Heidel said for the most part there is more cooperation than competition between Mississippi and Louisiana in his neck of the woods.

“I’m sure if we had a city our size 10 miles across the state line there would be competition,” Heidel said. “In economic development, regionalism has become a very popular thing to do like you see with the metro Jackson economic development efforts. In the Carolinas, you see regional organizations where they forget city, state and county lines.”

Industrial park benefits

Vicksburg has the edge over Louisiana for industrial development because Warren County has a fully developed industrial park, while the closest similar facility in Louisiana is located 80 miles away in Monroe.

The two states have cooperated in the past on a joint venture to develop an airport in Mound, La., to serve industrial and business clients on both sides of the state line. Legislation was passed by both states to allow development of the airport with a 5,900-foot runway that serves the U.S. Army Corps of Engineers, which has major installations in Vicksburg, and private businesses.

Heidel predicted that more similar cooperative ventures will be seen in the future.

Tommy Hart, executive director, Industrial Foundation of Washington County, Greenville, said that Greenville benefits from a strong economy in neighboring Louisiana and Arkansas.

“In our trade area we have influence from northeast corner of Louisiana and the southeast corner of Arkansas,” Hart said. “There is a substantial population base in that area, and certainly a lot of agricultural activities that purchase goods and services out of this center. That is very important to us. We are very interested in the local sales tax generated by citizens from Louisiana and Arkansas that come to this center for goods and services. Having a good economy in those areas is something we strongly support.”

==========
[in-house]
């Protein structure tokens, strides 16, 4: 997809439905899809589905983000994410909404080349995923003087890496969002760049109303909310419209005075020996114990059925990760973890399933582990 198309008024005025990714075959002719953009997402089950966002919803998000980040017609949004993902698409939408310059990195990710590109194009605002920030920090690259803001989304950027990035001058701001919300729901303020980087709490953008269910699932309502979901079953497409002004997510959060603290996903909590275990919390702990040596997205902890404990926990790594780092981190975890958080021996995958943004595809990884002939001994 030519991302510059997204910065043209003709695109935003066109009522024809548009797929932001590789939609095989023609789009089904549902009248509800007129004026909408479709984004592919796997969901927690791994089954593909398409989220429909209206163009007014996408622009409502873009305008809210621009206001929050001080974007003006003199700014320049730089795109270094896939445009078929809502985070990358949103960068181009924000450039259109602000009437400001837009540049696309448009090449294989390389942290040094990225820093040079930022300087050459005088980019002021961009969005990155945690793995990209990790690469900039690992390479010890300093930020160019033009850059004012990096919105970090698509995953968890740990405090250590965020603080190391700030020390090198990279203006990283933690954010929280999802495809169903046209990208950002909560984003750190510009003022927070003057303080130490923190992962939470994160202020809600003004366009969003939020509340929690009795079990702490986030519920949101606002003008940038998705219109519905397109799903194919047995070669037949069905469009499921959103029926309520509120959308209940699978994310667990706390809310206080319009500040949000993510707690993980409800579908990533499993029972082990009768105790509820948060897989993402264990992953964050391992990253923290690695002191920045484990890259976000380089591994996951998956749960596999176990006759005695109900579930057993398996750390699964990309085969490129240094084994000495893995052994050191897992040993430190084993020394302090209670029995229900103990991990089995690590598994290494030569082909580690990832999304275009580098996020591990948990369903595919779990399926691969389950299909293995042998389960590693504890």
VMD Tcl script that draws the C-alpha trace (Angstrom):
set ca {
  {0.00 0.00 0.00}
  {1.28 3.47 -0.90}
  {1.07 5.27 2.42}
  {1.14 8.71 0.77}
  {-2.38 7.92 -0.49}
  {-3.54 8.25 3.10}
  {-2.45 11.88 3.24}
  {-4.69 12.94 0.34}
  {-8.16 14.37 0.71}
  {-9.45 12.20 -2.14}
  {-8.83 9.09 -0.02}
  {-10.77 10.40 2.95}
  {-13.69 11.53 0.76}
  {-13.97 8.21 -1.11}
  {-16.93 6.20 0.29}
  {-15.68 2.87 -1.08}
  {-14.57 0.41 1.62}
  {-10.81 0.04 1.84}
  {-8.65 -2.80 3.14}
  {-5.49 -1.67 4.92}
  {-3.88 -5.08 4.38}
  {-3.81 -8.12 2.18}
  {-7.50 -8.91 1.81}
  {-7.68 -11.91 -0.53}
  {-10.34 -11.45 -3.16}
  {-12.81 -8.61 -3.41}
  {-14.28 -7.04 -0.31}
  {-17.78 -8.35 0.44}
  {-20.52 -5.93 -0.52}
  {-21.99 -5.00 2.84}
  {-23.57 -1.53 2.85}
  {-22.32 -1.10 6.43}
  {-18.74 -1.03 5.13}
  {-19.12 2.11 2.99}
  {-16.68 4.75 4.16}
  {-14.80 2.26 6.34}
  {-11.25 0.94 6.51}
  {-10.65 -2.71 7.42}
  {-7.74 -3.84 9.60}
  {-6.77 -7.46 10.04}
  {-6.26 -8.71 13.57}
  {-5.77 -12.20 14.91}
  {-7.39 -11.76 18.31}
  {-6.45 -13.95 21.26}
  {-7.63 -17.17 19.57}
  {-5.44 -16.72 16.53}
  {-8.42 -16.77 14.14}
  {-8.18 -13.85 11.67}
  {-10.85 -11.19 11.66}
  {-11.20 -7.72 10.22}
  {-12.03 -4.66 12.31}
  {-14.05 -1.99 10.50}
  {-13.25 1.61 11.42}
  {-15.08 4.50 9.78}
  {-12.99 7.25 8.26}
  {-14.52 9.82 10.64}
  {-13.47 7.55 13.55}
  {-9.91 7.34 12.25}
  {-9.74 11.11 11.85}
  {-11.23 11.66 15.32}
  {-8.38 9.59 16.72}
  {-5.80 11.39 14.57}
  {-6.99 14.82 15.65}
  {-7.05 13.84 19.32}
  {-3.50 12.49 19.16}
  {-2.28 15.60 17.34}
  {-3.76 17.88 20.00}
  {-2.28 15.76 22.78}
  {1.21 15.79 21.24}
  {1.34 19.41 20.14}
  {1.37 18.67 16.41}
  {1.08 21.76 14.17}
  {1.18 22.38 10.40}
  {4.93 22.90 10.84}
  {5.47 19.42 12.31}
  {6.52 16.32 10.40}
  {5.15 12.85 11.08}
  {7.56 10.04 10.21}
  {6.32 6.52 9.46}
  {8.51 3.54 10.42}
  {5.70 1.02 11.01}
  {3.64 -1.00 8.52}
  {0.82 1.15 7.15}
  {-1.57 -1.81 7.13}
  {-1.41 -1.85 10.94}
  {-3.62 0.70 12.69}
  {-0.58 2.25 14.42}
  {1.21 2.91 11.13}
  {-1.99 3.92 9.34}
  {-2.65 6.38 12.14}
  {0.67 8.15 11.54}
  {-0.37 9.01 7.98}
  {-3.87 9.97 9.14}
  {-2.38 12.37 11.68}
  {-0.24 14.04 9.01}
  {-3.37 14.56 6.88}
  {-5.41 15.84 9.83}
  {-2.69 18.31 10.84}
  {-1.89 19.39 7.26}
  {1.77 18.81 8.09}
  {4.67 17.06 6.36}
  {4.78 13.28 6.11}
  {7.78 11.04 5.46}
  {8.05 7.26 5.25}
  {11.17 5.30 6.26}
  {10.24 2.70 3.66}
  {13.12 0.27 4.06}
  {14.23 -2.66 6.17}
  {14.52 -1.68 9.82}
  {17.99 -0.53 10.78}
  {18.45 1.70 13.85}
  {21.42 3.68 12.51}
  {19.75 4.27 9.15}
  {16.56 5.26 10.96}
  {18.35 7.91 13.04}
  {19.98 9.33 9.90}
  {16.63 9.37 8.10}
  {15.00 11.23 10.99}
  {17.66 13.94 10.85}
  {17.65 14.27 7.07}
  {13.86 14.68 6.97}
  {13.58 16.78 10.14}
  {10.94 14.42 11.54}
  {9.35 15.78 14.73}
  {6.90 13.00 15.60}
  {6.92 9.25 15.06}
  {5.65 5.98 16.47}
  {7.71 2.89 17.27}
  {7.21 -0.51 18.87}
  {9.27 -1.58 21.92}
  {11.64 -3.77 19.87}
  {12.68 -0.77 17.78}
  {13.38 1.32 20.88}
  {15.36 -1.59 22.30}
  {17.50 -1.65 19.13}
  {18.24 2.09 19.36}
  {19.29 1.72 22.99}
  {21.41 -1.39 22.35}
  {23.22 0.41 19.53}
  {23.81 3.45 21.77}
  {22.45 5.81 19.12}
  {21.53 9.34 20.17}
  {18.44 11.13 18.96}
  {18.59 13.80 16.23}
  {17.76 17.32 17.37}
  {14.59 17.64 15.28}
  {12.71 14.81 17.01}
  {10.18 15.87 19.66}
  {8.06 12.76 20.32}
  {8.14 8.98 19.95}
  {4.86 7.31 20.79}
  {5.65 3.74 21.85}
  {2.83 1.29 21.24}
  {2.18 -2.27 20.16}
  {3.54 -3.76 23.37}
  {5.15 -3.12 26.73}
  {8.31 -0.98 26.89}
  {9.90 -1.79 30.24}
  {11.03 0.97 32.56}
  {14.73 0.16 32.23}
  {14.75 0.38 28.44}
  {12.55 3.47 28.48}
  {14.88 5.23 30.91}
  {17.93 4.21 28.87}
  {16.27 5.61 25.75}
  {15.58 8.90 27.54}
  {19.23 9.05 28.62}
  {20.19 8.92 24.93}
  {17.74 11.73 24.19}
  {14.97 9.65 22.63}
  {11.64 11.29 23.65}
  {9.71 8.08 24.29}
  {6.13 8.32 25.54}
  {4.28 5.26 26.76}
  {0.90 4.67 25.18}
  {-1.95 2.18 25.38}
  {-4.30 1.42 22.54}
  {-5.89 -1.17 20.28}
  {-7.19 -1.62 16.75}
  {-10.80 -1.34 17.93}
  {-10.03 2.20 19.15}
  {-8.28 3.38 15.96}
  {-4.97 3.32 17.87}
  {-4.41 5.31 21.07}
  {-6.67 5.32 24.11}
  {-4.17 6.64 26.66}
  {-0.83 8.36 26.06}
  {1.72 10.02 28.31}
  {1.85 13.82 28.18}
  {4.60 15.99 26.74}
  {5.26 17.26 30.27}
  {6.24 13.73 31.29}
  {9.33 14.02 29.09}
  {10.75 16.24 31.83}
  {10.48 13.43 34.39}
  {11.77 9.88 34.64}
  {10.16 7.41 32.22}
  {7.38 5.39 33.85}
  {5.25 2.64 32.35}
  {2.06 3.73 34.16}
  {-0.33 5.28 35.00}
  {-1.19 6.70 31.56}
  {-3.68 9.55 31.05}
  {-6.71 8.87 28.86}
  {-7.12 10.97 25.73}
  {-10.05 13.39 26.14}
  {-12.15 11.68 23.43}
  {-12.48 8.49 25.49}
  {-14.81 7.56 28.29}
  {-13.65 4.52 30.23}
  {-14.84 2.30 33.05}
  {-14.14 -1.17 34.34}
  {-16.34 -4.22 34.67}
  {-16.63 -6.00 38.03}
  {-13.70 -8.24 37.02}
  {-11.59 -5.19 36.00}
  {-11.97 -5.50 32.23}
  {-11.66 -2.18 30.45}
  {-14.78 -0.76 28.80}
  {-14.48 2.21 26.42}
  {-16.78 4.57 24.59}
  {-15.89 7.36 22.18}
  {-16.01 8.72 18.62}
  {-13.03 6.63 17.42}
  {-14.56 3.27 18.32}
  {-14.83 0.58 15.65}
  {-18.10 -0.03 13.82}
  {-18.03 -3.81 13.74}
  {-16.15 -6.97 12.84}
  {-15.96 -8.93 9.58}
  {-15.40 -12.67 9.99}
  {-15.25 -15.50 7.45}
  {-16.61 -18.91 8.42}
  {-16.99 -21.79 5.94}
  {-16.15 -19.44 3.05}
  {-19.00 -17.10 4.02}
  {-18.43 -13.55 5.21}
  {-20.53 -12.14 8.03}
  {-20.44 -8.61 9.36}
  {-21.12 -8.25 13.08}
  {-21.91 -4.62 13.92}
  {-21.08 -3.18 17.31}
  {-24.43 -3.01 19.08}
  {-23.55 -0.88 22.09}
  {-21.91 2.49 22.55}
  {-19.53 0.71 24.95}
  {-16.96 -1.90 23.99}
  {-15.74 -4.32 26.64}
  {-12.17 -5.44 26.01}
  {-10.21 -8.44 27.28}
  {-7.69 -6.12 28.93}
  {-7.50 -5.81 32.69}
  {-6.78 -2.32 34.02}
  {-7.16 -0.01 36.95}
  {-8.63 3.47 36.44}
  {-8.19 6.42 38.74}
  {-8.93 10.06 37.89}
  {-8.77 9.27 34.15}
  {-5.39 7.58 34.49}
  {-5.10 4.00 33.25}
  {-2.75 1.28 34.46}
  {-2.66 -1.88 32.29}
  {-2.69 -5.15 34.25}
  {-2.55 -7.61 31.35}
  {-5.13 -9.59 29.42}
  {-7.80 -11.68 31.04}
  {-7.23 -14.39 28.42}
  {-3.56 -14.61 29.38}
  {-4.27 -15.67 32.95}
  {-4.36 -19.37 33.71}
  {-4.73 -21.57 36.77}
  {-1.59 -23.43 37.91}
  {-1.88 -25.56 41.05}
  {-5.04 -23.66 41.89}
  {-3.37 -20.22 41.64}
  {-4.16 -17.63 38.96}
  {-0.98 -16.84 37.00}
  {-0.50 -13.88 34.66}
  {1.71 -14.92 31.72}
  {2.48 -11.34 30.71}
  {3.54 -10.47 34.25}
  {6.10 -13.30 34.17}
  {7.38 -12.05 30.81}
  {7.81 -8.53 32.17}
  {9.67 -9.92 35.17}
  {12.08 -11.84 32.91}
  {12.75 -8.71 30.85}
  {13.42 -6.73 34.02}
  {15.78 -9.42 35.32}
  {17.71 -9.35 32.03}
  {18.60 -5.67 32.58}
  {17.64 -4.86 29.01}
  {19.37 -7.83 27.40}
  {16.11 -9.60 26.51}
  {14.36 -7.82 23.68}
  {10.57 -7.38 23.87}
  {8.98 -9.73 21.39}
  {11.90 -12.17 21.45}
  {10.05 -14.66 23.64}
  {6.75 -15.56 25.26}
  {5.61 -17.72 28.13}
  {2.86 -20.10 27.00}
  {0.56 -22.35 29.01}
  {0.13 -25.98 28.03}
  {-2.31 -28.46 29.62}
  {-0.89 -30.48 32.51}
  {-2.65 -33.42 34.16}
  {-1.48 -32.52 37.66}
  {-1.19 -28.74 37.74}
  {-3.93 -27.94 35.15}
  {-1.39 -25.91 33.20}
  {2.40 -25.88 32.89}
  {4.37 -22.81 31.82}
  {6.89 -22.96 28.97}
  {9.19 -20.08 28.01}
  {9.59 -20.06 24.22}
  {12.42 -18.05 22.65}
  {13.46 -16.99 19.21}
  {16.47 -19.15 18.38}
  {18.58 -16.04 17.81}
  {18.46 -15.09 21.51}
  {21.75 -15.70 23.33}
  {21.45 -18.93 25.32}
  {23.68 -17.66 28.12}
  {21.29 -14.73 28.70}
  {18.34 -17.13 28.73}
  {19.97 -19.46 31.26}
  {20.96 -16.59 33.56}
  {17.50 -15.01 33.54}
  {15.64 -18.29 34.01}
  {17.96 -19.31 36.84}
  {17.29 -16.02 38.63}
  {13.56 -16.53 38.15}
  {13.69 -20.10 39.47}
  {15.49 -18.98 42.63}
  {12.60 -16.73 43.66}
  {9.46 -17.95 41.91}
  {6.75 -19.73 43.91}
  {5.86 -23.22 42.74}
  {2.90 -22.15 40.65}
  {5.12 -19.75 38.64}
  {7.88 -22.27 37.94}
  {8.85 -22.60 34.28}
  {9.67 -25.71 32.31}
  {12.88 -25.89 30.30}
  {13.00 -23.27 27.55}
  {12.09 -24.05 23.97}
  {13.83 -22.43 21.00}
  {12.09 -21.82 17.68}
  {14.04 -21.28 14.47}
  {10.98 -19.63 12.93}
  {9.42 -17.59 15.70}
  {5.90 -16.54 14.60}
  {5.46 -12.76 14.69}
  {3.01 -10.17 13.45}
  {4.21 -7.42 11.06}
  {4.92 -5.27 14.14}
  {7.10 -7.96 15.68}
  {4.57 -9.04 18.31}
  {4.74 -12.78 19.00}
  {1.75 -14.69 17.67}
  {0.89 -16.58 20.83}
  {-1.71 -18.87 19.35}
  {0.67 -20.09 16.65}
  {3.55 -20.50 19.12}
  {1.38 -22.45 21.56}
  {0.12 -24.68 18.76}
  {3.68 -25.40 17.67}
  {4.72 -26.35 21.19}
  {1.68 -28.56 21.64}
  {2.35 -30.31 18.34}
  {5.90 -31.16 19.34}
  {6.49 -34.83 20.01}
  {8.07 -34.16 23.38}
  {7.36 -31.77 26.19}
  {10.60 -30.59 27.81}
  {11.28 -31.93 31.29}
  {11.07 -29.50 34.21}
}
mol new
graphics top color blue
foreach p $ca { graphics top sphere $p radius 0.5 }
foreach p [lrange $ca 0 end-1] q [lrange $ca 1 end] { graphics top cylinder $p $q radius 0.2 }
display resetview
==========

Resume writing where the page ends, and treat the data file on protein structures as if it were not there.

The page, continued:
Being the largest population center in the area means that Greenville draws from a large radius. And while there are tax differences, Hart thinks those have little bearing on issues such as deciding which side of the state line to live on when you work in Greenville.

Like with Natchez and Vicksburg, there are popular housing developments located across the state line. But Hart said while property owners there may have lower property tax rates, they also pay twice as much for fire insurance. The same is true for people who live in Washington County outside of the city limits of Greenville. When you add up taxes paid through all forms of local taxation, Hart said it comes out pretty even.

“A lot of citizens of Greenville have gone over to build homes around Lake Chico, which has developed into an attractive water recreation area,” Hart said. “People enjoy that type of living arrangement. They are going over more for the recreation than trying to lower taxes.”

Hart does see some barriers to development that come from being located on the state line, and believe there should be efforts to address those issues.

“The Mississippi River in many ways is like a barrier, a wall,” he said. “There are two countries. You have the problem of having to call long distance to the west side of our trade area, and long distance from the west side of our trade area to the east side. We really should have one local call area in our trade area. That would help. The same thing is true with cell phone service. We have a company on one side and a different company on the other side of the river. But with some of the new programs with national calling, that isn’t the problem it once was.”

Contact MBJ staff writer Becky Gillette at mullein@datasync.com or (228) 872-3457.